By Hans Ebert
Word is that James Taylor is performing in Hong Kong next month and that drummer Steve Gadd will be part of his backup band. Guess so.
Musician friends are looking forward to the gig and have taken it for granted that I’ll be there. But I’m not too sure I will as I’ve cancelled out on seeing so many of my musical heroes recently. Sometimes, it’s had to do with scheduling, and other times it’s had to do with just not caring enough to make the trek to the venue and come away feeling both sad and disappointed. Most times, you’d rather listen to what they have to say. We don’t seem to listen too much these days. There’s way too much oneupmanship which I blame on all the clutter on social media where too many intellectual midgets are given a voice.
Seeing musical heroes age is tough. It says something about them and much about you. James Taylor was one of the first performers I saw in London. It was at the Royal Albert Hall, the opening act was Ian Matthews’ Matthew’s Southern Comfort, who I had never heard of before, and from who I wasn’t expecting much. Bring on Sweet Baby James and Mudslide Slim. I left with three highlights of that night still living with me- Taylor’s laid back and intimate performance, his ‘live’ version of “Country Roads”, but with the piece de resistance being Matthew’s Southern Comfort’s version of Joni Mitchell’s “Woodstock”.
It was then, and still is today, a brilliant version and I have followed the singer-songwriter’s career since then- consistent without being mind blowing like first hearing Jackson Browne, Kenny Rankin, Loggins and Messina or the songs of Jimmy Webb and Leon Russell.
So, is there a fear about going to see a musical hero perform their Best Of album in person, and demand for an encore which, in James Taylor’s case, will probably be “Steamroller Blues”? Would this only remind me of my own mortality and the woman or women who were always part of my life through his songs?
Definitely, and which is probably why I’d rather spend some quality time with James Taylor and Steve Gadd talking about life and songs and their incredible careers and where their heads are at right now over a dim sum lunch in a funky little restaurant in Causeway Bay.
This would, to me, be the perfect “concert”. It’s about getting behind the music, knowing the stories that led to them, and appreciating the original versions even more by listening to them with a fresh perspective when back home.
It’s not about being a groupie, it’s about being a journalist, and learning something about an artist that you never knew. Would I be interested in what Bad Company has to say? Or Bon Jovi, Journey- they’re out here in March- Judas Priest, Metallica or Def Leppard? Nah. There’s got to be something very exclusive about those dim sum lunches.
Jeez, and to think I’m writing this while the television is on E! Entertainment and the hyper hosts are excitedly reporting about the return of Kim Kardashian to Paris since her robbery- they stole Kanye?- and the hookups of Selena Gomez and The Weeknd and J-Lo and Drake.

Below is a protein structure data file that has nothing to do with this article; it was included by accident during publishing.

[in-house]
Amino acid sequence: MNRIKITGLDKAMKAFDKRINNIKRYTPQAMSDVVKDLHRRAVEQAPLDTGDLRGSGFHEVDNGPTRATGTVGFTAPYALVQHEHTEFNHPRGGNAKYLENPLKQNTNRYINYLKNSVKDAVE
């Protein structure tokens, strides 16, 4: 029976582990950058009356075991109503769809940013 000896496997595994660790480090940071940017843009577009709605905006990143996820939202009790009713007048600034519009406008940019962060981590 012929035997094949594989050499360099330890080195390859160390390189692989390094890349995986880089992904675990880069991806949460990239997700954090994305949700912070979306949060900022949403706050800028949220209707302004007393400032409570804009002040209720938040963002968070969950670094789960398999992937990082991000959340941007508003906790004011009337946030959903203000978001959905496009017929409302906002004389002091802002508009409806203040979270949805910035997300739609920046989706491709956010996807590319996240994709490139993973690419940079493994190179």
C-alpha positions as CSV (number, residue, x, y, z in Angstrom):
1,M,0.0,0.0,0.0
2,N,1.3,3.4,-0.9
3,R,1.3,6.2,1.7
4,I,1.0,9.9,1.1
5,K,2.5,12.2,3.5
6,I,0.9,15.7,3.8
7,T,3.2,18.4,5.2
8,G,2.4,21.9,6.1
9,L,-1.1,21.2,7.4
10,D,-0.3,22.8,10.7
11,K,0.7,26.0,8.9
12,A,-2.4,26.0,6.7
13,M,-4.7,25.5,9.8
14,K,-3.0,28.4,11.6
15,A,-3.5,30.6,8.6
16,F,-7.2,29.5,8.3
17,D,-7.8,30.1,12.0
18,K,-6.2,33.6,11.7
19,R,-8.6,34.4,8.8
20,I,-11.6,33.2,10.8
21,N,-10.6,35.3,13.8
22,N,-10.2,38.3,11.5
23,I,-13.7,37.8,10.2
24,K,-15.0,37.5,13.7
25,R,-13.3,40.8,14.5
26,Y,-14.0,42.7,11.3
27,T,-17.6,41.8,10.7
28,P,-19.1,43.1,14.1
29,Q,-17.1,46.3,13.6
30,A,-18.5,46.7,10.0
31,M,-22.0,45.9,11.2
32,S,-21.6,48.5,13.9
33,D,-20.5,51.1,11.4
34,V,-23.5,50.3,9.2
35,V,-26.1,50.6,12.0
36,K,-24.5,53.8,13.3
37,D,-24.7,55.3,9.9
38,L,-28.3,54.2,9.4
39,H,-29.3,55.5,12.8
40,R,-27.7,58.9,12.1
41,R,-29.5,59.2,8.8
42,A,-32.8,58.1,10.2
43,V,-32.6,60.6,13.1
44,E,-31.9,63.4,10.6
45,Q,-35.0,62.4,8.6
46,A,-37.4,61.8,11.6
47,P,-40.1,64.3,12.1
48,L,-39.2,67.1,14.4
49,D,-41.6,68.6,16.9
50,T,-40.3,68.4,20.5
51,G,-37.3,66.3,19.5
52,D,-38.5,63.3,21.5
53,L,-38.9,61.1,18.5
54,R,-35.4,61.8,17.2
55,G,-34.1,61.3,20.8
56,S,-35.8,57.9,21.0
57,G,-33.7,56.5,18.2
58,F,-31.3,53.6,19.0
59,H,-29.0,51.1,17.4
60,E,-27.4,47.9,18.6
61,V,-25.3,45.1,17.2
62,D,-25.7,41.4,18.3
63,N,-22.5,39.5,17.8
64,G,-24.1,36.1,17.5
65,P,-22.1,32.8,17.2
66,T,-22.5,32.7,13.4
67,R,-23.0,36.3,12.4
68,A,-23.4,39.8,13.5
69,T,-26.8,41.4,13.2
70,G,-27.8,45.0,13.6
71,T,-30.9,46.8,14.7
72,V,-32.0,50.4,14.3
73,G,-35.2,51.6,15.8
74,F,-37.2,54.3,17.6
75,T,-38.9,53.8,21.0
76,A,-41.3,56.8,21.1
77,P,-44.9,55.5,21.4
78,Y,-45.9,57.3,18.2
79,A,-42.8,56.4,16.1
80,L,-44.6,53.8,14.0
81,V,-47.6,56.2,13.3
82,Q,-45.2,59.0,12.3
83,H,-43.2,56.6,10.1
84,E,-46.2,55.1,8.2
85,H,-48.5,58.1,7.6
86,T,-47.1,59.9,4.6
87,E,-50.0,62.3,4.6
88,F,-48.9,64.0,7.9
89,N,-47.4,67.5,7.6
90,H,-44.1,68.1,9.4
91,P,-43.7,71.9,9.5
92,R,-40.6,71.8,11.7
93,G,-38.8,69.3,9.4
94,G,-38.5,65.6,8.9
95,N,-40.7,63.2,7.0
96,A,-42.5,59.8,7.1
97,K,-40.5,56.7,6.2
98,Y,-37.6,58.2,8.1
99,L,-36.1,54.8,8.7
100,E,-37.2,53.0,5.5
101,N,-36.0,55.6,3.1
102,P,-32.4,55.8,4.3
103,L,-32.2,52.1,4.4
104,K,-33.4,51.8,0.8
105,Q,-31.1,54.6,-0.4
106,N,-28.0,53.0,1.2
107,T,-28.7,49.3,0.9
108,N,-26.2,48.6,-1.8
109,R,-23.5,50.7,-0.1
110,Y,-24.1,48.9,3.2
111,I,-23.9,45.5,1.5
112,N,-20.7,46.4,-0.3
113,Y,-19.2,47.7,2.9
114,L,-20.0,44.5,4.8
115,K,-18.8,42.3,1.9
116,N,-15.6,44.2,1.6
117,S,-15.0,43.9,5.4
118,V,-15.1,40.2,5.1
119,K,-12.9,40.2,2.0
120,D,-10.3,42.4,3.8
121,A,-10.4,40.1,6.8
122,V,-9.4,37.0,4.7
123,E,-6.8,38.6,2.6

Dearie me, but what a low ebb in its life this world has reached when someone is screaming, “Has Oprah cheated on her diet?” and this future leader of the “free world” communicates through Twitter?
On a more positive note and with the television switched off, my friend and I just played a game where we each wrote down the ten musicians we’d like to have dinner with and get to know them better through the stories behind their music. On her list were Katie Melua, Norah Jones, Julia Fordham, Tracy Chapman, Alicia Keys and Killers. Eclectic tastes, eclectic lady.
On my dim sum list: Jimmy Page, McCartney, Dylan, Scarlet Johansson- she sings, okay- Paul Simon, Todd Rundgren, Stevie Wonder, Smokey Robinson, Alison Krauss and, yes, James Taylor.
Everyone’s different, but there comes a time when the fawning must stop. Maybe spending an entire day with Quincy Jones and hearing all about his incredible career including the making of “Thriller” over a dim sum lunch is all the star spotting needed? How does anyone top that?
Sure, respect musicians- and film directors and actors, actresses, entrepreneurs, forward thinkers, even some of those little guys who ride big horses- but as someone always reminded me, they’re just people. Be in awe of their work, but also know that with some sweet inspiration, there’s something great waiting to come out of YOU. Maybe it’s there just going through a long gestation period, or is lying dormant until you flip your life around and be with that someone who inspires you and not try to walk over all your dreams?
Those people will never understand the importance of a dim sum lunch and The Dim Sum Diaries that you can read from time to time and which give you the inspiration to get off your arse and create. Like dancing naked by yourself, who cares if no one hears it or reads it? It’s all yours and no one can take it away from you, but you can take it with you wherever you decide to check out and head to Graceland or wherever.
Pass me that last spring roll, will you? Thanks.